Non-Sporting Group:
Example breeds in this group: (this is not a full list, but should give you a good idea of who's who)
-American Eskimo Dog -Bichon Frise -Boston Terrier-Bulldog -Chinese Shar-Pei -Chow Chow -Dalmatian -Finnish Spitz -French Bulldog -Keeshond -Lhasa Apso -Lowchen -Standard Poodle -Schipperke -Shiba Inu -Tibetan Spaniel -Tibetan Terrier
Common characteristics:
  • Mixed: One important thing to remember about this group is that is is a bit of a mixed bag. There are breeds that have some characteristics of the working group (keeshond, schipperke) while others have characteristics of the sporting group (dalmatian, finnish spitz, poodle). Some breeds within this group have been bred to guard (lhasa apso, chow chow, chinese shar-pei) but others have been bred as companions or literally lap dogs for royalty (bichon frise, tibetan spaniel, boston terrier, french bulldog, tibetan terrier)
  • Difficult to Motivate: Since very few of these dogs were bred for 'hard labor' they can be difficult to motivate in training. This is a great example of how rewarding for performing tricks or cues can be helpful in keeping the dog motivated. On the other hand, since these dogs do not always need exercise (with some exceptions like those similar to working and sporting groups) they can make better family pets. Less of a prey drive can make them easier to handle. Since they were not bred to work, they do not feel that they need to work on a daily basis.
Hound Group:
Example breeds in this group: (this is not a full list, but should give you a good idea of who's who)
-Afghan -American Foxhound -Basenji -Basset Hound -Black and Tan Coonhound -Beagle
-Bloodhound -Borzoi -Dachshund -English Foxhound -Greyhound -Harrier -Ibizan Hound -Irish Wolfhound -Otterhound -Norwegian Elkhound -Petite Basset Griffon Vendeen -Pharaoh Hound -Plott -Rhodesian Ridgeback -Saluki -Whippet
Common Characteristics:
  • Easily Distracted: These dogs have been bred to react to scent and/or movement. As a result they can be easily distracted by anything in their environment. Owner should be prepared to work hard to gain dog's focus. A plus is that being allowed to sniff can be used as a reward for some of these dogs.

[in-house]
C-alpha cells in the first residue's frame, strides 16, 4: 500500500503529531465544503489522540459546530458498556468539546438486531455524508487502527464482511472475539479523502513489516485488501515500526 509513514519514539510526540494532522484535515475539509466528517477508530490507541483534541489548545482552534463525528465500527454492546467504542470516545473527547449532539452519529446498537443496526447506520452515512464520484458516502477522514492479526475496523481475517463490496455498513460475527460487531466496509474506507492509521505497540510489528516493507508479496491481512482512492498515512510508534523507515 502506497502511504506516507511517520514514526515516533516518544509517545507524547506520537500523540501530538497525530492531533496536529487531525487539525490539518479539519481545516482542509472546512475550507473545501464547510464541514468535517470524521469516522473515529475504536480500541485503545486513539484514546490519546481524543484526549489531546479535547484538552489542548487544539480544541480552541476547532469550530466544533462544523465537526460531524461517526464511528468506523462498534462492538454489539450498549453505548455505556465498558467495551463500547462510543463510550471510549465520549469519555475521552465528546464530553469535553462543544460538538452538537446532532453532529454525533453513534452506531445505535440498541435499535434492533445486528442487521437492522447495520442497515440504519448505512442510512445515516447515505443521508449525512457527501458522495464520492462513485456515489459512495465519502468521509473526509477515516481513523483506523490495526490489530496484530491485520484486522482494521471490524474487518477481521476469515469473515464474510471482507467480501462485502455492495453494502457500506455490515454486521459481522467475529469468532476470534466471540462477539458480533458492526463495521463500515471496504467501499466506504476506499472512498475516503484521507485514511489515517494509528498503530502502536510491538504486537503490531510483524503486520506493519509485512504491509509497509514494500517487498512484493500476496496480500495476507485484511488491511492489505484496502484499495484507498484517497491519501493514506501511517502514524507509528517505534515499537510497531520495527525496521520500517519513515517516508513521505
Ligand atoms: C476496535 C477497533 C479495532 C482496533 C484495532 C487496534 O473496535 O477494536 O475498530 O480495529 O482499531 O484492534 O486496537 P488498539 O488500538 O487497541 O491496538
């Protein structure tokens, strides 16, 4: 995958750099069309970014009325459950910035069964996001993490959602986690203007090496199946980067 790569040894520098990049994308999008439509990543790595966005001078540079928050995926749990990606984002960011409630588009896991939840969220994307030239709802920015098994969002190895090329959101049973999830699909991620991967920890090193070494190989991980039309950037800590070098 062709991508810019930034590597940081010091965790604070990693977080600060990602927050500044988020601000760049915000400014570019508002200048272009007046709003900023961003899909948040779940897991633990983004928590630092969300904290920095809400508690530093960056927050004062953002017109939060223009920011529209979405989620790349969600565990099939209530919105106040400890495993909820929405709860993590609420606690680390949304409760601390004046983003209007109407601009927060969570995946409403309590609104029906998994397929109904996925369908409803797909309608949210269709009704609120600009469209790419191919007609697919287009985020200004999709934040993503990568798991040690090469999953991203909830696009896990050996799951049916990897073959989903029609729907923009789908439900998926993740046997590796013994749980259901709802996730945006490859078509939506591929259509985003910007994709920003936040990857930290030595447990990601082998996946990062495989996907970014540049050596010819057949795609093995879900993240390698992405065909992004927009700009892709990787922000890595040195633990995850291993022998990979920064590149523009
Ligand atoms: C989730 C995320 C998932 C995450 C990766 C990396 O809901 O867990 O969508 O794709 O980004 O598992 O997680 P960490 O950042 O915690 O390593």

• Independent: Since these dogs have been bred to work with but independently of people, they can have less of a drive to please their owner. Dogs can quickly become bored with repetition, owner should be prepared to keep dog motivated and interested.
Toy Group:
-Affenpinscher -Cavalier King Charles Spaniel -Brussels Griffon -Chinese Crested -English Toy Spniel -Chihuahua -Havanese -italian Greyhound -Japanese Chin -Maltese -Toy Manchester Terrier -Miniature Pinscher -Papillon -Pekingese -Pomeranian -Poodle (toy, miniature) -Pug -Shih Tzu -Silky Terrier -Toy Fox Terrier -Yorkshire Terrier
Common Characteristics:
  • Small Size- Some of these breeds do not seem to know that they are in fact, smaller than other dogs. You will often find these small breeds confronting a much larger dog. Another thing to keep in mind is that because of their small size, these breeds can be easily intimidated by people. Owners and trainers may need to practice some cues or behaviors with the dog on a chair to reduce the dog's fear. Owners may also get tired of bending down to reinforce, so teaching these dogs to catch treats comes in handy!
  • Delicate Physiology- Owners of these breeds need to keep in mind that their dogs are very delicate; they can easily break a leg jumping off a sofa. Owner should keep this in mind with training- it is best to avoid any physical corrections as they can easily cause injury to these small breeds.

Breed information courtesy of Animal Behavior College curriculum, stage 1, pg. 6-14 & American Kennel Club

Thursday, January 2, 2014

Clicker Training Basics